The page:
So, if the real animal was so different, how did it get stuck with such an image problem? The answer, as it almost never is in palaeontology, is Lewis Carroll.

A photograph of Lewis Carroll.
The scurge of palaeontology – daydreaming about making Triceratops into some kind of hideous slug (probably)

A recent study led by Alexandra van der Geer studied how the depictions of Dodos have changed over history using scientific techniques usually reserved for mapping the morphology of different species in an ecosystem. Here the technique was turned on one species alone, and not on the remains themselves, but instead on the historical records of drawings and animated representations of our poor Dodo.

What they found was a relatively reserved spread at first, followed by a sudden exponential growth in morphological diversity in the 20th century. They attributed this to the Dodo in Lewis Carroll’s ‘Alice in Wonderland’ bringing the bird back into the cultural zeitgeist following a period of relative disinterest. As a sad example of the negligence once shown to the world around us, the evidence suggested that in the years following the extinction of the bird people simply stopped caring about it. Once it was gone it was, for a while at least, totally forgotten.

A figure showing the growth in exaggerated cartoon depictions of Dodos in popular culture following the publication of Alice in Wonderland
The exponential growth of cartoon dodos in our lives (Figure from Van der Geer et al. 2021)

Back in the public eye, the Dodo was open to a myriad of interpretations with plenty of artistic licence. One thing about using animals in cartoons is that, for them to be truly expressive, it requires an exaggeration of their facial features. For living animals this has no impact on public perception of the real thing, because, well, they can see them. Go to a zoo once and you’ll recognise that maybe 1994’s ‘The Lion King’ isn’t a scientifically accurate documentary.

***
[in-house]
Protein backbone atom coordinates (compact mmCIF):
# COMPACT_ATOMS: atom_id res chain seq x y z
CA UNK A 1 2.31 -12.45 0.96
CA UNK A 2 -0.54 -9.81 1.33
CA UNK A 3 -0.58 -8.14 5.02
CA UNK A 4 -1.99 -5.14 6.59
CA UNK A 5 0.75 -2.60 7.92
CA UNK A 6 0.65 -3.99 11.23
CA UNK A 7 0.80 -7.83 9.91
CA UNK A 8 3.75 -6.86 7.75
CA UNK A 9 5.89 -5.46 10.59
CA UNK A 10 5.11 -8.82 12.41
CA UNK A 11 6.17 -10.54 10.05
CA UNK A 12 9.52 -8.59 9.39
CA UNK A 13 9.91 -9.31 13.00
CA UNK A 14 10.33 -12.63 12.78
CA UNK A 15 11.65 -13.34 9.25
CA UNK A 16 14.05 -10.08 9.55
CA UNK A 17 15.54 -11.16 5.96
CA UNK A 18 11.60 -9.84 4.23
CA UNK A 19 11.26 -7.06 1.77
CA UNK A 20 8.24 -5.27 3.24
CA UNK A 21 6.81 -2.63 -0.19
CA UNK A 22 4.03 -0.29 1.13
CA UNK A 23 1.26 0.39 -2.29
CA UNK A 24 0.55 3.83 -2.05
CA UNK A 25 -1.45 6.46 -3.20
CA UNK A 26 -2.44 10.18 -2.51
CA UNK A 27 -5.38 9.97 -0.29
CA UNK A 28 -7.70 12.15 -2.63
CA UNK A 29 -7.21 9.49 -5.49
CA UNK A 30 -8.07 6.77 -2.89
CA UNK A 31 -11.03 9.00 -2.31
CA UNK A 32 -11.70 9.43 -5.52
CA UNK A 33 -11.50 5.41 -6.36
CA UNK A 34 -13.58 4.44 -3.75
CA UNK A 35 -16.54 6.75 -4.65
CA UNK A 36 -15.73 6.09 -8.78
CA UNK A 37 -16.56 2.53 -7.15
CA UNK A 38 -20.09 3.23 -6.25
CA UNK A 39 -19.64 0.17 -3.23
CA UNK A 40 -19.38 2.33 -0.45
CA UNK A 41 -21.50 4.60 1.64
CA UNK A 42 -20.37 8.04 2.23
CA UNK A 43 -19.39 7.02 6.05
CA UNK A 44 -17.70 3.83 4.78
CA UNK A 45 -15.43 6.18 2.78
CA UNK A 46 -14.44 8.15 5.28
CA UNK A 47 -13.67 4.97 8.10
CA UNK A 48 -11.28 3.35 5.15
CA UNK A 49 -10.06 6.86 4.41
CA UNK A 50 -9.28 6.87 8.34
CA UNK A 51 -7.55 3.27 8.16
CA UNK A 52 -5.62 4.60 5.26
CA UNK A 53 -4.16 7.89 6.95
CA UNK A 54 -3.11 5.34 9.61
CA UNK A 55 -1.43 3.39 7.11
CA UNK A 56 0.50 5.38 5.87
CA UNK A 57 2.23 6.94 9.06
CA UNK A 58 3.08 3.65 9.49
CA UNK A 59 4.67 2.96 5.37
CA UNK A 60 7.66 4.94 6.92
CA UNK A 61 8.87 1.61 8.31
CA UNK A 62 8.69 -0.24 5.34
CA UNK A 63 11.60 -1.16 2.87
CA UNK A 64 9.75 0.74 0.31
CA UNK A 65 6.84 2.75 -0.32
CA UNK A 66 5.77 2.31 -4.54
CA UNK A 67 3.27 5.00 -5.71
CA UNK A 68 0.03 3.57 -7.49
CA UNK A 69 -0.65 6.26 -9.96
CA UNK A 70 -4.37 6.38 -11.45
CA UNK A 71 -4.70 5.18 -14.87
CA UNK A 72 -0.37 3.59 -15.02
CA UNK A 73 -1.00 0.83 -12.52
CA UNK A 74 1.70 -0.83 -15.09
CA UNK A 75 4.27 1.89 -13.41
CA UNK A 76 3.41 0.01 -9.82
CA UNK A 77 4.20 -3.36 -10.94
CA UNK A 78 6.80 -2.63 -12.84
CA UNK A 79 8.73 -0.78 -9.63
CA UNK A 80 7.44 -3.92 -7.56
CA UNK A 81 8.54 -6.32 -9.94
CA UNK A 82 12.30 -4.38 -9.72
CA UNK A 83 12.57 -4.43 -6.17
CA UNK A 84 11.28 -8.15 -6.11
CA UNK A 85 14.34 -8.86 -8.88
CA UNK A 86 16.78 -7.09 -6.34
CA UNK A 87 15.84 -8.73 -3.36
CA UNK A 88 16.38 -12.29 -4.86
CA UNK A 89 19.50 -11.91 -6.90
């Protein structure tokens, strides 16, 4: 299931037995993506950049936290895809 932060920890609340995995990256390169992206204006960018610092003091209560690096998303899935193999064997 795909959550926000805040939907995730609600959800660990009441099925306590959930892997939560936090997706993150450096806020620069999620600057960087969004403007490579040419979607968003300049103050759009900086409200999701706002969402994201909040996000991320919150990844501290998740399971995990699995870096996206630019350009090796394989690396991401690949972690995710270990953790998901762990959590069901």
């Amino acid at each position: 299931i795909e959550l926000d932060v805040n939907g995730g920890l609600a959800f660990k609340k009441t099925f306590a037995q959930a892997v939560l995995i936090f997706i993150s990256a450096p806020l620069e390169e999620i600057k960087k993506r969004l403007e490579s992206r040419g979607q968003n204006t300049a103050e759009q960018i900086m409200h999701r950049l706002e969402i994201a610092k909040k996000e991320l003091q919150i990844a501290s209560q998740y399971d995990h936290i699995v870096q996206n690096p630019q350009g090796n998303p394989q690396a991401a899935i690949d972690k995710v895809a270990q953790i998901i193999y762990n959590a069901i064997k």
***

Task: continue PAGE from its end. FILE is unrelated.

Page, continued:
But for the dodo, there was no such comparison readily available to be made. And so, the only point of reference in existence was that cartoonish fluffball in films, TV, and comic strips. The seed of the image was planted and thus it grew.

In the world of wildlife, the Dodo has certainly suffered more than most with a PR problem. Perhaps depicting this animal as clumsy, dim-witted, and destined for failure is a way of alleviating our own collective guilt for the human actions which caused its extinction. Claiming it was doomed from the start, a mistake of nature; truly, eating them all within a century of first discovering them was the right thing to do, a kindness.

A group of dodos around a tree stump with three watermelons. From the film Ice Age.
The collective guilt of humanity as depicted in Dodos from the Oscar nominated 2002 think-piece ‘Ice Age’

Regardless of the manner in which it is remembered, it could be claimed that it is a good thing that this species is remembered at all. Arguably the Dodo is only present in common knowledge because it is dead, a level of fame far greater than it could possibly have achieved in life (unless of course it was a selfie darling for Instagram – looking at you Quokka). And thankfully slowly but surely the knowledge of the Dodo’s true look is also spreading. Though it has to be said, the Dodos themselves would likely find this a pretty slim silver lining against the heavy black cloud of all of them being dead.

A modern reconstruction of a Dodo showing a sleeker figure.
A more accurate modern reconstruction of a Dodo by ornithologist Michael Hanson. Unforetunately no reconstruction is accurate enough to undo extinction.

Rhys Charles is the Engagement Officer for the Earth Sciences department of the University of Bristol, and has headed the Bristol Dinosaur Project since 2016. (@tweetodontosaur)

Article edited by Sophie Pollard


Claessens, L., Meijer, H., & Hume, J.P. (2016) The morphology of the Thirioux dodos. Journal of Vertebrate Palaeontology. 35, 29-187

Van der Geer, A.A.E., et al. (2021) The changing face of the dodo (Aves: Columbidae: Raphus cucullatus): iconography of the Walghvogel of Mauritius. Historical Biology. 34, 648-657